Blue Valentine Given Black Eye

by Rachel Bennett

The Motion Picture Association of America is showing no love for Blue Valentine. The MPAA has given Blue Valentine the film industry’s equivalent to a death warrant: an NC-17 rating.

What exactly is a NC-17 rating? The rating, called X until 1990, does not allow anyone under 17 years old to see a film.

Director Derek Cianfrance’s Blue Valentine chronicles the disintegrating marriage of a couple, played by Oscar nominees Ryan Gosling and Michelle Williams. The film was a hit at the Sundance Film Festival and has since been screened at the Toronto and Cannes film festivals.

The rating is causing many who have seen Blue Valentine to scratch their heads. The scene that has warranted the NC-17 rating reportedly depicts the couple’s drunken night at a hotel. She does not want to have sex but he does, so she eventually gives in so as to make him leave her alone. He then becomes upset when he realizes her consent is insincere. Although the scene is allegedly unsettling and does contain some nudity, some people feel it does not justify Blue Valentine’s rating.

“I won’t even get into how ludicrous this decision is on the part of the MPAA,” said Dave Karger, an Entertainment Weekly writer. “I’ve seen far more sexually explicit films get away with an R rating.”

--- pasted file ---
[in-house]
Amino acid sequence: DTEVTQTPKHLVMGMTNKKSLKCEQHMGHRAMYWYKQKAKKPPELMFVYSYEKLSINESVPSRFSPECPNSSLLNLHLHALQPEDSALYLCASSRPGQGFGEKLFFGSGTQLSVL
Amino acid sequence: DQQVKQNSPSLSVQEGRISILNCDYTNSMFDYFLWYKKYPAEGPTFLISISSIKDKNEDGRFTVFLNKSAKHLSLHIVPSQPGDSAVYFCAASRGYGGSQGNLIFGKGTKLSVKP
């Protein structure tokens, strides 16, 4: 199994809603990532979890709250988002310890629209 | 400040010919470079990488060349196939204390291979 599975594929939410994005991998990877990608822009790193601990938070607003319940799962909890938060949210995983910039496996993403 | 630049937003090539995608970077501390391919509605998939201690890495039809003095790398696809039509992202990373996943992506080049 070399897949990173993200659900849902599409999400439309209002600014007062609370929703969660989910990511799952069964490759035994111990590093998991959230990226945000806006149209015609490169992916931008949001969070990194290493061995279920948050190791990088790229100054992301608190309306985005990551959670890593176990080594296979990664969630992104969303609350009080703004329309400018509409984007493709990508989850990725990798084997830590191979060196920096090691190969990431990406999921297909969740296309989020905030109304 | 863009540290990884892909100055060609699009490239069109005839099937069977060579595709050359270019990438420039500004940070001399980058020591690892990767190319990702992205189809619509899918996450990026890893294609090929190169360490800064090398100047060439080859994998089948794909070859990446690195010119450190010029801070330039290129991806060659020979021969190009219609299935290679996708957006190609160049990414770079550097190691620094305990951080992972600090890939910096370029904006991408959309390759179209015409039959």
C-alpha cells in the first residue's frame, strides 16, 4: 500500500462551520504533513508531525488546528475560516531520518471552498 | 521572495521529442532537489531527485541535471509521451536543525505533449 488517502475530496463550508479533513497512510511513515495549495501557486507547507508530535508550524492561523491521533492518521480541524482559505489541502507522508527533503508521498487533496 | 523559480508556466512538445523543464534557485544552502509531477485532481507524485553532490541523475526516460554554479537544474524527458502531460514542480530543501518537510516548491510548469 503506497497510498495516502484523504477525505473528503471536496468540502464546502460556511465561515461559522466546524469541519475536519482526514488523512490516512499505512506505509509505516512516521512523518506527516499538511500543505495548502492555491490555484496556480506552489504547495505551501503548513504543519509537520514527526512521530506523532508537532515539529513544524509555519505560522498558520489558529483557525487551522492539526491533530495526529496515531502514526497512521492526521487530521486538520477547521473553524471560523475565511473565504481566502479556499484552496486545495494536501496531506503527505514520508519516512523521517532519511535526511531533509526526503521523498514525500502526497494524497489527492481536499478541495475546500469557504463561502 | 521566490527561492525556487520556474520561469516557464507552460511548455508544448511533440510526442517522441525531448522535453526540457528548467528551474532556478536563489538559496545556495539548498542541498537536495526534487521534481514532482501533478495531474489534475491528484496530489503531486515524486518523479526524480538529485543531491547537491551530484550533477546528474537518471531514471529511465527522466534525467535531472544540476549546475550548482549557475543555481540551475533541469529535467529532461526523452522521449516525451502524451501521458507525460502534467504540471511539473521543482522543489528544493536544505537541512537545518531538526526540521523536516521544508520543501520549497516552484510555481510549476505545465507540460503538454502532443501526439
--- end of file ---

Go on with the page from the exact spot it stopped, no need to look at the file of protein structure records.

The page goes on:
The film has been praised by critics, including Karger, and has been considered an Oscar front-runner—especially in the lead acting categories.

But, with am NC-17 rating, Blue Valentine might get left out in the cold.

NC-17-rated movies usually do not fare well at the box office because only a limited number of theaters show them.

The highest grossing NC-17-rated movie in box office history is Showgirls, which earned a little more than $20 million. Showgirls is the only NC-17-rated film to make more than $20 million, and, along with 11 others, to make more than $1 million. On the other hand, The Passion of the Christ, the highest grossing R-rated film, earned almost $371 million.

NC-17-rated films tend to do just as well during awards season as they do at the box office. Only one NC-17-rated film, Henry & June, has been nominated for an Oscar. The film was nominated for Best Cinematography in 1991, but it lost to Dances with Wolves.

However, there is hope; the Weinstein Company, the studio that bought Blue Valentine, could fight the rating.

The company may appeal the NC-17 rating, even though it would not guarantee an R rating. The Weinstein Company appealed the R rating for its film The Tillman Story in August, but the MPAA refused to reduce it to PG-13.

The Weinstein Coompan could also release Blue Valentine without a rating, since the studio is not an MPAA signatory. Requiem for a Dream was originally NC-17, but it was instead released in 2000 without a rating. The film went on to earn a Best Actress Oscar nomination for Ellen Burstyn in 2001.

The likeliest choice for the Weinstein Company is to edit the controversial scene in Blue Valentine. The scene would subsequently not be as risqué and would give the film an R rating. Boys Don’t Cry was edited to an R after it initially received a NC-17 rating—paving the way for Hilary Swank to win the Best Actress Oscar for the film in 2000.

The Weinstein Company has yet to comment on the rating or on what the studio’s next action will be.